When I was writing my business of college football book, Saturday Millionaires, it was practically a full-time job keeping up with conference realignment from 2010-2013. Lucky for me, all got quiet about the same time I published the book, so you’ll find Chapter 4 is still a completely accurate tale of not only this round of realignment but previous rounds as well.
Feeling nostalgic for the good ole days when you never knew what conferences might look like in a week or a month or a year? Here’s a detailed timeline of how it all played out….
A big thank you to my intern extraordinaire, Lauren Nevidomsky, who helped me put this together!
I’m over on The Motley Fool today explaining why Maryland and Rutgers can’t simply rely upon the increased television revenue in the Big Ten. How do their donors stack up against the rest of the Big Ten?
Cal will reportedly be announcing today that AD Sandy Barbour, who’s led Cal’s athletic department since 2004, will step down and move to the academic side. She’s the second female athletic director to step down from an FBS athletic department this summer. Georgia State announced in May that AD Cheryl Levick would move into a new role as special assistant to the university president.
That leaves six women at the helm in FBS athletic departments:
Julie Hermann, Rutgers
Debbie Yow, North Carolina State
Lynn Hickey, UT-San Antonio
Kathy Beauregard, Western Michigan
Tina Kunzer-Murphy, UNLV
Heather Lyke, Eastern Michigan
When UNC-Charlotte moves up to FBS next year, Judy Rose will become the seventh female athletic director at the FBS level. You could also perhaps count Chris Plonsky, Director of Women’s Athletics at University of Texas, since Texas has divided the AD role between men’s and women’s sports.
Women might be in the minority at the FBS level, but three of the current female ADs have been hired in the past two years: Hermann at Rutgers, Kunzer-Murphy at UNLV and Lyke at Eastern Michigan. In 2012, there were only five female athletic directors at the FBS level.
Why do you think there are so few women ADs at the FBS level (and even at the Division I level overall)? Is it discrimination? Do women not want the job? I’d love to hear your thoughts in the comments!
Thank you to my Twitter followers who helped me track down exactly how many female ADs are currently in FBS!
Outside of men’s basketball, participation in postseason NCAA competition is not rewarded with monetary compensation. Not even for the College World Series, where hundreds of thousands of fans pack the stands over the course of the series and the games air on national television.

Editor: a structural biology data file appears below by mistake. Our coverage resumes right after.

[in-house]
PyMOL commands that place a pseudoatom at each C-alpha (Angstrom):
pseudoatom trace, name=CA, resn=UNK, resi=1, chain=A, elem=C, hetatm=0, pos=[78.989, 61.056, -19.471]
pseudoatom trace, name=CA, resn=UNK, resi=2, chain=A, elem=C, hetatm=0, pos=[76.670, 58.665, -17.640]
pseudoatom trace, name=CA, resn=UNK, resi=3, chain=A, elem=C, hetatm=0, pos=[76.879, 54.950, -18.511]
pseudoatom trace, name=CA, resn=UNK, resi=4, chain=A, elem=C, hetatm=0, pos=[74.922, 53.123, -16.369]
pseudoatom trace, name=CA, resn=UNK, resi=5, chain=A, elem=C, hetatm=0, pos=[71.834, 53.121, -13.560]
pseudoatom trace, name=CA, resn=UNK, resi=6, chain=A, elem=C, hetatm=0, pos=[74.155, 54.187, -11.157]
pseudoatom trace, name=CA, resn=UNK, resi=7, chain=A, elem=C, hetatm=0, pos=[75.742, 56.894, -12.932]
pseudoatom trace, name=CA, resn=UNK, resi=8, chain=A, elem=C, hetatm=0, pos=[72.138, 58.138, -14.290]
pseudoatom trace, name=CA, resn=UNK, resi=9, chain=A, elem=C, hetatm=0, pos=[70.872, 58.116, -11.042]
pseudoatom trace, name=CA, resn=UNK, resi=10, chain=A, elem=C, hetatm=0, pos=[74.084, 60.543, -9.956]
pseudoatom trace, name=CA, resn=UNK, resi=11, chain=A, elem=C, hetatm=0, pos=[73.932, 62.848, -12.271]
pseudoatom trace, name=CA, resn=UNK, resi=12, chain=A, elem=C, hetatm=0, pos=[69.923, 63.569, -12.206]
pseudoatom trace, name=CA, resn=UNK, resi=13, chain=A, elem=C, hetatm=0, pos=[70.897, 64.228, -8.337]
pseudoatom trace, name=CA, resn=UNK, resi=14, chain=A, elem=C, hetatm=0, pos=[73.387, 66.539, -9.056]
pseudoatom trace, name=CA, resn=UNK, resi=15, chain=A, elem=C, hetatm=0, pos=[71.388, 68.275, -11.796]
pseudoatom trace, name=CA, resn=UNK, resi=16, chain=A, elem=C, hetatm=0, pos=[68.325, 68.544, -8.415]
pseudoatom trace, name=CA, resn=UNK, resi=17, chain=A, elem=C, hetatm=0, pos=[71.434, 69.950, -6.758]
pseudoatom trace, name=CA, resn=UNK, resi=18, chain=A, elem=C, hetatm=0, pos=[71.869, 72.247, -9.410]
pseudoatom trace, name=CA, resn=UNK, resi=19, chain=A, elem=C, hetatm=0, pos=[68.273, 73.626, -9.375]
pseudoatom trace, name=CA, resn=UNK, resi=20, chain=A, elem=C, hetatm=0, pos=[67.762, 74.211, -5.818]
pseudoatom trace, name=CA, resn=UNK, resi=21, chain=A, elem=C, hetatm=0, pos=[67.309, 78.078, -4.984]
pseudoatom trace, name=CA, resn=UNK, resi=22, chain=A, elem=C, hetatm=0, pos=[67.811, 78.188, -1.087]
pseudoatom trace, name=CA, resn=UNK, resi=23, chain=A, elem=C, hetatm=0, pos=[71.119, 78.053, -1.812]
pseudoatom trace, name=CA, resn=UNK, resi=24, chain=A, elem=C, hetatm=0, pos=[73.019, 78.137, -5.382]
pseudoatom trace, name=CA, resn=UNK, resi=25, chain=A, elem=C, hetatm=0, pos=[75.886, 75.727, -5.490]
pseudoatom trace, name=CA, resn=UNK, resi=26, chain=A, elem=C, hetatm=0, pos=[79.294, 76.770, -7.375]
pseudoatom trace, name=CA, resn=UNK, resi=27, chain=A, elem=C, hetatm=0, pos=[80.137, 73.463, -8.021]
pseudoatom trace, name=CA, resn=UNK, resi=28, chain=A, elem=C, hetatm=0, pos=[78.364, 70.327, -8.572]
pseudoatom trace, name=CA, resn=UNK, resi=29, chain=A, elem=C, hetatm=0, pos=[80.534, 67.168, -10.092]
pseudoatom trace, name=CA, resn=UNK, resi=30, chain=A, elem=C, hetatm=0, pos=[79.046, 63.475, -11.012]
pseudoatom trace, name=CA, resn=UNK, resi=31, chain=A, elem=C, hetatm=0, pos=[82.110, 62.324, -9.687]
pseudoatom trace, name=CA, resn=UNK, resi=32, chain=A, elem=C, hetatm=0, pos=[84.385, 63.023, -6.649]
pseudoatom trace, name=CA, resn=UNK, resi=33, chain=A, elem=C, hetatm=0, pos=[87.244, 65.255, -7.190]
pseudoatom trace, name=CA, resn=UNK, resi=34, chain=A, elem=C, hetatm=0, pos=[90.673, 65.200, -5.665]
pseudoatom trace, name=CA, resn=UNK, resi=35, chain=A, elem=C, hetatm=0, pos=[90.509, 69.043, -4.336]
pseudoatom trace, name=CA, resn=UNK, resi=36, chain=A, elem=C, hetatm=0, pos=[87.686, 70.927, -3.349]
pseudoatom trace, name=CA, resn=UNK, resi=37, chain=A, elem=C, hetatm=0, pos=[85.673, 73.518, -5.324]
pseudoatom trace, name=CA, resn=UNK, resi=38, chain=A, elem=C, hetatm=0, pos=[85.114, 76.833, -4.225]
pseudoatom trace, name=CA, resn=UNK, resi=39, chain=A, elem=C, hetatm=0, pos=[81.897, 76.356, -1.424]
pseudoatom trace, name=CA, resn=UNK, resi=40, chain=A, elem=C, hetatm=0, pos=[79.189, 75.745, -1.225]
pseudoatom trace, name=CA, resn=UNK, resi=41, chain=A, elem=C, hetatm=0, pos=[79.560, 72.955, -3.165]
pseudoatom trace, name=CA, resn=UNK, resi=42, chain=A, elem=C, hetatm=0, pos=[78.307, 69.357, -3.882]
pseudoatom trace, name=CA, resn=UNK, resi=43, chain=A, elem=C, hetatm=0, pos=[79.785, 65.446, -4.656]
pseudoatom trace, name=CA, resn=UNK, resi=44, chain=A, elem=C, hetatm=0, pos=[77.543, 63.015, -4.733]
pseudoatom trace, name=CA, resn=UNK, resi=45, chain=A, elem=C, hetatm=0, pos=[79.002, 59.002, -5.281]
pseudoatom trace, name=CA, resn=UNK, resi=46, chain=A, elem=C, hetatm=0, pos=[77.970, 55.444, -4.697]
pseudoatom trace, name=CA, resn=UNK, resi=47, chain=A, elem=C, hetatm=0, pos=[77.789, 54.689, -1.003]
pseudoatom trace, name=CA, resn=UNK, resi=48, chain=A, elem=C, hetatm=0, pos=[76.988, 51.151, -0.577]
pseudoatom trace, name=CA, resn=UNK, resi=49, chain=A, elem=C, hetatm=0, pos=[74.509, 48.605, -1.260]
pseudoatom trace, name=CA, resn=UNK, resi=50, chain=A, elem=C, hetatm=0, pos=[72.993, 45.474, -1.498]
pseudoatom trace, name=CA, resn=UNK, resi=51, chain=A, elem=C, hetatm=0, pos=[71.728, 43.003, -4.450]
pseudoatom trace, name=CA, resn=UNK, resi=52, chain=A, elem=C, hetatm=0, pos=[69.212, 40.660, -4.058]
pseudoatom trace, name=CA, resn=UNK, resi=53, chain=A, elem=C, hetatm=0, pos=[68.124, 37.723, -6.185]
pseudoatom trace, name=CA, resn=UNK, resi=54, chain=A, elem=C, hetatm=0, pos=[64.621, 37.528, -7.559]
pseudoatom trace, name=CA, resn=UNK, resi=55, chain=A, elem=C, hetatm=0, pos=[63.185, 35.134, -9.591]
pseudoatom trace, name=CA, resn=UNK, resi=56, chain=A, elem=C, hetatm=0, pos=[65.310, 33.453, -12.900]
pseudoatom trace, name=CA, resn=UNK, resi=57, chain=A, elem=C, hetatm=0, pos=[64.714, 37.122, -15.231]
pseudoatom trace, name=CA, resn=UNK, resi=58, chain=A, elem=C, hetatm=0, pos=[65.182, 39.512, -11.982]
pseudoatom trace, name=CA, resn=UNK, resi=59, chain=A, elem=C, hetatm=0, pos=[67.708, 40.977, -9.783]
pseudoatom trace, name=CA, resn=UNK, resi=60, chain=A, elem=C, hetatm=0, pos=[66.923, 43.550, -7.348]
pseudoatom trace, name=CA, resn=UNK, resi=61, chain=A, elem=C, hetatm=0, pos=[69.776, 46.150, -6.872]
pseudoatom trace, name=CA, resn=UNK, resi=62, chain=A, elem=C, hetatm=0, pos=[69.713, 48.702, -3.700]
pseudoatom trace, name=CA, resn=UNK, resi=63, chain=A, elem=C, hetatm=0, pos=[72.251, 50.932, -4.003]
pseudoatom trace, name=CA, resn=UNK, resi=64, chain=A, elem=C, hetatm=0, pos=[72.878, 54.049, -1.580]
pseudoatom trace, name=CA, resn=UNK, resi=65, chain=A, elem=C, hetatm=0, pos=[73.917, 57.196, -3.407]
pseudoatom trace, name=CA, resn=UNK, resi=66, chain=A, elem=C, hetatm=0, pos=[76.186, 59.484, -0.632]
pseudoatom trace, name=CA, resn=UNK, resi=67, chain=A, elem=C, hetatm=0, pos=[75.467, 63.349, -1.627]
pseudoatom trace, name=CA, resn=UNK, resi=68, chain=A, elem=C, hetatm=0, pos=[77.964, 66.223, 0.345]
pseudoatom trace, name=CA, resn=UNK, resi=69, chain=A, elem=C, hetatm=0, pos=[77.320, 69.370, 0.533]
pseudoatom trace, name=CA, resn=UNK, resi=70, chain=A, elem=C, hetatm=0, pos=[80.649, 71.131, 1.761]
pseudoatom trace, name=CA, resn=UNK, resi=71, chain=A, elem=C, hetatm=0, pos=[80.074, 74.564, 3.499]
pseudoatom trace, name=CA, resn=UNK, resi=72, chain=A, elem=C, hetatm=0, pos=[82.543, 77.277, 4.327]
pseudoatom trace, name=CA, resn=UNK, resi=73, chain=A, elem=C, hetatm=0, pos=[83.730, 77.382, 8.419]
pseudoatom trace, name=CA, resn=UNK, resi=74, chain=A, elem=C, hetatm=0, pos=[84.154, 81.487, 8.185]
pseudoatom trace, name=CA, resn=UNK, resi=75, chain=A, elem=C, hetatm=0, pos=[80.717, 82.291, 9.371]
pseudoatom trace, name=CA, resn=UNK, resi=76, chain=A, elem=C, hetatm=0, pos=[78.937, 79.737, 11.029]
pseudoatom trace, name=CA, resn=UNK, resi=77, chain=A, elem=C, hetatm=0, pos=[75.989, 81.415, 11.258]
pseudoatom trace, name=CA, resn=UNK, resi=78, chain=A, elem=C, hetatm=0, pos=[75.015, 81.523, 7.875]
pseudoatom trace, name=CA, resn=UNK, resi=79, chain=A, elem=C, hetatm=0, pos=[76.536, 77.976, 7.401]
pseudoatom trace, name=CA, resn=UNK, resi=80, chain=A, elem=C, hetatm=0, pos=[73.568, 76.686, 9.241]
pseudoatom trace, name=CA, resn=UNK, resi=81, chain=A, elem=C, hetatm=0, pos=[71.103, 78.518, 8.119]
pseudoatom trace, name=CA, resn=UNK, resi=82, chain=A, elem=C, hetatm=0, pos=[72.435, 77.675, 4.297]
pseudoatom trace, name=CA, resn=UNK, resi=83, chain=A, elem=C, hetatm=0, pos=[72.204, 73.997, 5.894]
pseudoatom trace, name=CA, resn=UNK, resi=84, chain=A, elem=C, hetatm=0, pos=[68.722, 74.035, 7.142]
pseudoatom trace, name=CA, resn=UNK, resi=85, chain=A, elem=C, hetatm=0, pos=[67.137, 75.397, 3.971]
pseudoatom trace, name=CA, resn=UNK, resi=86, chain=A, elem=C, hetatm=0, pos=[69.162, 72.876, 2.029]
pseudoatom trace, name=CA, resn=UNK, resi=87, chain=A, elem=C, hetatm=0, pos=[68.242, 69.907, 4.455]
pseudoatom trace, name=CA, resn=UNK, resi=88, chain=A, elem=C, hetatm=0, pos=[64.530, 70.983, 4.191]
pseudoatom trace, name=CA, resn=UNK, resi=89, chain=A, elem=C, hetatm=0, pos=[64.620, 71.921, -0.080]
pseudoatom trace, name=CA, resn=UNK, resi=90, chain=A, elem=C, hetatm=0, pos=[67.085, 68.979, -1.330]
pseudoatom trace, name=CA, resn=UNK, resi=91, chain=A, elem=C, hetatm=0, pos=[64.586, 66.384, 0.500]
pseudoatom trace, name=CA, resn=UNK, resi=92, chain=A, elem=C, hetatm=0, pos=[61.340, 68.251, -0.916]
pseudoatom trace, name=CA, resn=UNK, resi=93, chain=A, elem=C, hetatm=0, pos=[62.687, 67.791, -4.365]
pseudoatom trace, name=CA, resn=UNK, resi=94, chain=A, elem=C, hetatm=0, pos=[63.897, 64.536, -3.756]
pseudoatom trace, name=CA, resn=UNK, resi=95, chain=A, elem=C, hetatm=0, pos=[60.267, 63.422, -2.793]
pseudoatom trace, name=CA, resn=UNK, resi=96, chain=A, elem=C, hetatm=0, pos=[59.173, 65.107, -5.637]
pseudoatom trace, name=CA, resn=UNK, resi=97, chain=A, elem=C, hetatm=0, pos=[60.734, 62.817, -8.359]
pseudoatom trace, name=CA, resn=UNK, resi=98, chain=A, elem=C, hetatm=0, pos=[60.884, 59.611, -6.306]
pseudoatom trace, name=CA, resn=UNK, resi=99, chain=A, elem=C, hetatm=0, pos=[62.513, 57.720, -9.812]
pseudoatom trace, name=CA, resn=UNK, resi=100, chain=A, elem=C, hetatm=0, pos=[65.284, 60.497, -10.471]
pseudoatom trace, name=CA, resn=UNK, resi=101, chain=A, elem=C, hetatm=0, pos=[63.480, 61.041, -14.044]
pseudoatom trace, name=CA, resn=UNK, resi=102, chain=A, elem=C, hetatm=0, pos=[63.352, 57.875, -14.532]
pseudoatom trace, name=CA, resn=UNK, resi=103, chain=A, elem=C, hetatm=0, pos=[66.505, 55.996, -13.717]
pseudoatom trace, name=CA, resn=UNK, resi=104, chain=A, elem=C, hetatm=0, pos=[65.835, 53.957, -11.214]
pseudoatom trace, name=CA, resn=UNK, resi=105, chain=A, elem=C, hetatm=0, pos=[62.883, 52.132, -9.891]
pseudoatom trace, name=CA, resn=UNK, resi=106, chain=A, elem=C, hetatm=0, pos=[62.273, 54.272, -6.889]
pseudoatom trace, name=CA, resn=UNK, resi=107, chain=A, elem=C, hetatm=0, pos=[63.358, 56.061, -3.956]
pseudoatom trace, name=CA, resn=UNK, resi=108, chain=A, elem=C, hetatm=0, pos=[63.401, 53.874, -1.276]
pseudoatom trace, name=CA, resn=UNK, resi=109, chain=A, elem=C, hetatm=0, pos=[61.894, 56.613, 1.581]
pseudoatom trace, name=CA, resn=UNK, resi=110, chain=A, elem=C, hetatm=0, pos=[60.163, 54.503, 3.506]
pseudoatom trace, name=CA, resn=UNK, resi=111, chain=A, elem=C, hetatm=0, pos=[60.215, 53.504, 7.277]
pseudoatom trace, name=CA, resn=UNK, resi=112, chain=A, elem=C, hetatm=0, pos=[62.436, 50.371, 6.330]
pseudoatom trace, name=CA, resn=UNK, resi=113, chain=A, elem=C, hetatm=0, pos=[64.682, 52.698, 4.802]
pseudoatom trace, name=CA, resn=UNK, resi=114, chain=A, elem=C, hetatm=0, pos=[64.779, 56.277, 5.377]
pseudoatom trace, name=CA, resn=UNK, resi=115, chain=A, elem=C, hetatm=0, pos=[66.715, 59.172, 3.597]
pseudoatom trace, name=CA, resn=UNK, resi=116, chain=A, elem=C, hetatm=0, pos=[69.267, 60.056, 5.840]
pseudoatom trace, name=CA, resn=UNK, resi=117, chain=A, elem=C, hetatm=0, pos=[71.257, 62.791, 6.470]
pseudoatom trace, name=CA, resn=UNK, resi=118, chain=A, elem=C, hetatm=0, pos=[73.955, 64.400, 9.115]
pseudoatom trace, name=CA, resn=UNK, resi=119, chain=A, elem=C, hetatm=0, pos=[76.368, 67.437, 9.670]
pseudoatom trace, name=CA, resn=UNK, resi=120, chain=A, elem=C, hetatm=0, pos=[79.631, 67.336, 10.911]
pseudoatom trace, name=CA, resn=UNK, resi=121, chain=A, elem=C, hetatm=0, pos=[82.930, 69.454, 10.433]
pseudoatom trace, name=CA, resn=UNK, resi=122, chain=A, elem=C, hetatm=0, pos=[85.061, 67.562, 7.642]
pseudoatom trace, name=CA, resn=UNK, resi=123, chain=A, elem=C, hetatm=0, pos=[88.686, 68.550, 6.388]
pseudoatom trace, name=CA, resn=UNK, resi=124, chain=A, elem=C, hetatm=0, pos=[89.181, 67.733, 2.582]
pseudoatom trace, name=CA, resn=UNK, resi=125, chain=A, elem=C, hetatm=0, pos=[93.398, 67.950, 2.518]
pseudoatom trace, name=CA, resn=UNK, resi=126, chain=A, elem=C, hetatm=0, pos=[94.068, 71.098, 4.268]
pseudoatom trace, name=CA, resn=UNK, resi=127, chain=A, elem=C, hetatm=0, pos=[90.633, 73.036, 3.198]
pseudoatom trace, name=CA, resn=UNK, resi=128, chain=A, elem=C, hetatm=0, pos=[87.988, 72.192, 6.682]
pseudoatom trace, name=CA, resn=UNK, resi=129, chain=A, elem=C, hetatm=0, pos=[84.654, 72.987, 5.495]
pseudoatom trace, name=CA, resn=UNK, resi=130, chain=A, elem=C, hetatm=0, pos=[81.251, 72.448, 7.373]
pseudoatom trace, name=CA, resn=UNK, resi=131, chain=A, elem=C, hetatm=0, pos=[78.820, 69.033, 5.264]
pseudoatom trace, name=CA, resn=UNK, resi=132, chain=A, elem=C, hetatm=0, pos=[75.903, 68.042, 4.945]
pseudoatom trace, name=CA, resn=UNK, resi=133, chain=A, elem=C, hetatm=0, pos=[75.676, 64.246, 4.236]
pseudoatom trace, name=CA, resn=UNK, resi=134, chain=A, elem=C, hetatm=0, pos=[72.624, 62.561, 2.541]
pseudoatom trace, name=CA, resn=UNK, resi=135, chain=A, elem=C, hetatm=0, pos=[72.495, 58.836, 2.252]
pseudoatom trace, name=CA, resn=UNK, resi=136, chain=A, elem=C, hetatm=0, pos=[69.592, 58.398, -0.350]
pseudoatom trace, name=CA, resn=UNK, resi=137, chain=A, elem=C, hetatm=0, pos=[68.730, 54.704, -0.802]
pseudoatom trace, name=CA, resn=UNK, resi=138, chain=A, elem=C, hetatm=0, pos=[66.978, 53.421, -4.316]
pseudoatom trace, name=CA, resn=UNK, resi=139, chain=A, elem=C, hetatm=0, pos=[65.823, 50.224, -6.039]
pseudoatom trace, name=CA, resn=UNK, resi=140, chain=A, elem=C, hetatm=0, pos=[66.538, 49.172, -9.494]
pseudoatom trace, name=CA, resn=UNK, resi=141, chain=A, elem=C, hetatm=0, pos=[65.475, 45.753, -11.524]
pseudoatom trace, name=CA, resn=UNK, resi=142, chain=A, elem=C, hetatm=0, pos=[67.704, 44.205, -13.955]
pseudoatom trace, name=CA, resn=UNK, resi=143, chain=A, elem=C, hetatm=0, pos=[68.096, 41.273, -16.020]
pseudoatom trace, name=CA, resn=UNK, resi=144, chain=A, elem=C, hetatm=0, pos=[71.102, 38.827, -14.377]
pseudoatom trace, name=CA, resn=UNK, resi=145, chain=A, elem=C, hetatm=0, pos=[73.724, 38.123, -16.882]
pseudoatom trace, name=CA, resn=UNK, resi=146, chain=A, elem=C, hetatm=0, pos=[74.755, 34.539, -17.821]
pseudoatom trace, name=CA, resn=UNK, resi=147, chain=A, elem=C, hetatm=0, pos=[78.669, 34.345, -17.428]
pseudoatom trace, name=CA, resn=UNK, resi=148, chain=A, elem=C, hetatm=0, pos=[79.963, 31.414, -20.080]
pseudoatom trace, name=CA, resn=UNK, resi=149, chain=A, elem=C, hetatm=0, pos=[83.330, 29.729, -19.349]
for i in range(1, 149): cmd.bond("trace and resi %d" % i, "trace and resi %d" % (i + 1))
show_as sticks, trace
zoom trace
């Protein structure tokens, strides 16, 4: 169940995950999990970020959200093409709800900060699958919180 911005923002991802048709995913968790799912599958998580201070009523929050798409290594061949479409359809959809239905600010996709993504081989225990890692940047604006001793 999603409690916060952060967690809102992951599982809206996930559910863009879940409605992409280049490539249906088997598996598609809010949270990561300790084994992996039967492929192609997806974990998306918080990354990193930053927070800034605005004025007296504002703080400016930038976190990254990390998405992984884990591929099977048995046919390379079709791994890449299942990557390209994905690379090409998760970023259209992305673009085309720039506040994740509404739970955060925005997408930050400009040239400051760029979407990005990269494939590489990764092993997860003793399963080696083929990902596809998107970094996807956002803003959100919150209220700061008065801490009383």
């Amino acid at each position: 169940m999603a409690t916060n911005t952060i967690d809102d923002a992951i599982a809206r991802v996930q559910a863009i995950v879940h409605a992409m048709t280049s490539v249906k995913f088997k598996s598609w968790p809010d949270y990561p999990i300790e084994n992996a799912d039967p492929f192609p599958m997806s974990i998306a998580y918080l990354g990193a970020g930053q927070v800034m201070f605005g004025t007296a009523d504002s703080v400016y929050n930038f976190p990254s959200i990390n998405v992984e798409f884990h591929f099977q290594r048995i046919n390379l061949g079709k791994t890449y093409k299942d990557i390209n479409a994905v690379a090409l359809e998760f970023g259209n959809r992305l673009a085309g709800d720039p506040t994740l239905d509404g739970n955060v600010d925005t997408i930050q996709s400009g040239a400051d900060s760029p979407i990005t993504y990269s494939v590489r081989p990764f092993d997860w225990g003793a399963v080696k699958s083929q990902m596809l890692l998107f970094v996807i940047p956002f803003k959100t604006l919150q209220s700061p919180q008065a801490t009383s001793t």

This year, the College World Series drew an average of 21,734 fans per game, just edging out the 20,533 per session for the Division I Men’s Basketball Championship. Total attendance for the College World Series this year was 347,740. However, the television contract pales in comparison: the CWS is part of a $500 million television contract signed with ESPN in 2011 for 24 sports championships through 2023-2024, while the men’s basketball tournament averages $771 million annually.
According to a presentation I attended by NCAA CFO Kathleen McNeely at the CABMA convention in 2013, the NCAA banked approximately $9 million from the baseball tournament the previous year, which amounted to 12 percent of all NCAA championship revenue.
Before you think the NCAA is unfairly depriving baseball teams of the revenue generated by postseason tournaments, keep this in mind: McNeely also shared that only seven sports bring in revenue for the NCAA from championships. By my count, the NCAA hosts championships for 92 sports across Division I, II and III. McNeely’s presentation pegged the annual cost of championships at $74 million for programming costs, which does not include the cost to staff those championships.
UPDATE: Boise State’s new naming rights deal with Albertsons was unintentionally omitted. It has been added, which has changed the average annual values in the original post.
What’s the market value for naming rights deals on college athletic facilities? It’s much more difficult to estimate than if we were talking about professional athletics. Universities often complete these deals at less than market rate in order to acknowledge past gifts by major donors.
For example, naming right for Papa John’s Cardinal Stadium at University of Louisville is officially on the books as a $5 million donation for 52 years. In total, however, Papa John’s had donated approximately $22 million for the football stadium through 2011. Would University of Louisville have agreed to a naming rights deal with a company it had never done business with previously for 52 years for $5 million? Not likely.
It’s not uncommon in these deals for past donations to be taken into account, causing the naming rights deal itself to be below market rate. That’s somewhat unique to college athletics thanks to its nonprofit status and history of relying upon donations.
We’ve recently updated our database for naming rights deals on college athletic facilities. Quite a few of the deals are for the life of the stadium or arena, and details of the deals aren’t always disclosed, especially when it involves a private university.